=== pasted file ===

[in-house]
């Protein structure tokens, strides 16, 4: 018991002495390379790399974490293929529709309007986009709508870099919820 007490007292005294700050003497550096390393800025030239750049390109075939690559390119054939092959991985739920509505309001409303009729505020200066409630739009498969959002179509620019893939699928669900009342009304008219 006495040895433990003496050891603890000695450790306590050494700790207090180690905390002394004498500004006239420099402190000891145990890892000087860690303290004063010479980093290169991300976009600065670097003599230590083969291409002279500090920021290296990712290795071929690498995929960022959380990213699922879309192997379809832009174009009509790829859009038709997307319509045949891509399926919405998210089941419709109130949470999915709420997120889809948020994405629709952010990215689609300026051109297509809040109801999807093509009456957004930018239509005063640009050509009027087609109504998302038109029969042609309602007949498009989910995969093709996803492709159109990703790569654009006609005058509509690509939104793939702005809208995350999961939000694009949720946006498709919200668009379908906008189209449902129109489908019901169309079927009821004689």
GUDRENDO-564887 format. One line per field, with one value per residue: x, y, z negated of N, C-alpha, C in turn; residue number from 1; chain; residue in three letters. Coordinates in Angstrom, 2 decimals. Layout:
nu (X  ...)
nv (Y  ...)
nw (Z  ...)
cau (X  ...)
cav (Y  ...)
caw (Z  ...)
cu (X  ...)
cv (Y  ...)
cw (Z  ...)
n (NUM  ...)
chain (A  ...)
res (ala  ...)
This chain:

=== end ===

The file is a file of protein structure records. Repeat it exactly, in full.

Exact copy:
[in-house]
């Protein structure tokens, strides 16, 4: 018991002495390379790399974490293929529709309007986009709508870099919820 007490007292005294700050003497550096390393800025030239750049390109075939690559390119054939092959991985739920509505309001409303009729505020200066409630739009498969959002179509620019893939699928669900009342009304008219 006495040895433990003496050891603890000695450790306590050494700790207090180690905390002394004498500004006239420099402190000891145990890892000087860690303290004063010479980093290169991300976009600065670097003599230590083969291409002279500090920021290296990712290795071929690498995929960022959380990213699922879309192997379809832009174009009509790829859009038709997307319509045949891509399926919405998210089941419709109130949470999915709420997120889809948020994405629709952010990215689609300026051109297509809040109801999807093509009456957004930018239509005063640009050509009027087609109504998302038109029969042609309602007949498009989910995969093709996803492709159109990703790569654009006609005058509509690509939104793939702005809208995350999961939000694009949720946006498709919200668009379908906008189209449902129109489908019901169309079927009821004689």
GUDRENDO-564887 format. One line per field, with one value per residue: x, y, z negated of N, C-alpha, C in turn; residue number from 1; chain; residue in three letters. Coordinates in Angstrom, 2 decimals. Layout:
nu (X  ...)
nv (Y  ...)
nw (Z  ...)
cau (X  ...)
cav (Y  ...)
caw (Z  ...)
cu (X  ...)
cv (Y  ...)
cw (Z  ...)
n (NUM  ...)
chain (A  ...)
res (ala  ...)
This chain: